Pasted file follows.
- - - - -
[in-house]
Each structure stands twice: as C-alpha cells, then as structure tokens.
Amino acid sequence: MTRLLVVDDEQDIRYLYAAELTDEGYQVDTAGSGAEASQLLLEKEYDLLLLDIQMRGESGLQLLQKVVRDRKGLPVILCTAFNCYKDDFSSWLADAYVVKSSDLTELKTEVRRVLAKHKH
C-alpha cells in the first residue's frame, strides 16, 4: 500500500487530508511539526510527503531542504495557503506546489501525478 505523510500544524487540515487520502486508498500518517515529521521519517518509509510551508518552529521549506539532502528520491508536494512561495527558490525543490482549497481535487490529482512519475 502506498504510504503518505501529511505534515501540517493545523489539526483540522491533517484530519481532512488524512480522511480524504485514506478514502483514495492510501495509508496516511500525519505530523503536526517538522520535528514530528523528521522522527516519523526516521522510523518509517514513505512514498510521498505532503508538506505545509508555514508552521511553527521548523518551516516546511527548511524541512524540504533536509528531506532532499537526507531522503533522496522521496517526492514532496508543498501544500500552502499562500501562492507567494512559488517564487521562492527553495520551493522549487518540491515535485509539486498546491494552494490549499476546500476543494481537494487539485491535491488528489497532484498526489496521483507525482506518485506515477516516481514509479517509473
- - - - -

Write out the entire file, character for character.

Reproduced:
[in-house]
Each structure stands twice: as C-alpha cells, then as structure tokens.
Amino acid sequence: MTRLLVVDDEQDIRYLYAAELTDEGYQVDTAGSGAEASQLLLEKEYDLLLLDIQMRGESGLQLLQKVVRDRKGLPVILCTAFNCYKDDFSSWLADAYVVKSSDLTELKTEVRRVLAKHKH
C-alpha cells in the first residue's frame, strides 16, 4: 500500500487530508511539526510527503531542504495557503506546489501525478 505523510500544524487540515487520502486508498500518517515529521521519517518509509510551508518552529521549506539532502528520491508536494512561495527558490525543490482549497481535487490529482512519475 502506498504510504503518505501529511505534515501540517493545523489539526483540522491533517484530519481532512488524512480522511480524504485514506478514502483514495492510501495509508496516511500525519505530523503536526517538522520535528514530528523528521522522527516519523526516521522510523518509517514513505512514498510521498505532503508538506505545509508555514508552521511553527521548523518551516516546511527548511524541512524540504533536509528531506532532499537526507531522503533522496522521496517526492514532496508543498501544500500552502499562500501562492507567494512559488517564487521562492527553495520551493522549487518540491515535485509539486498546491494552494490549499476546500476543494481537494487539485491535491488528489497532484498526489496521483507525482506518485506515477516516481514509479517509473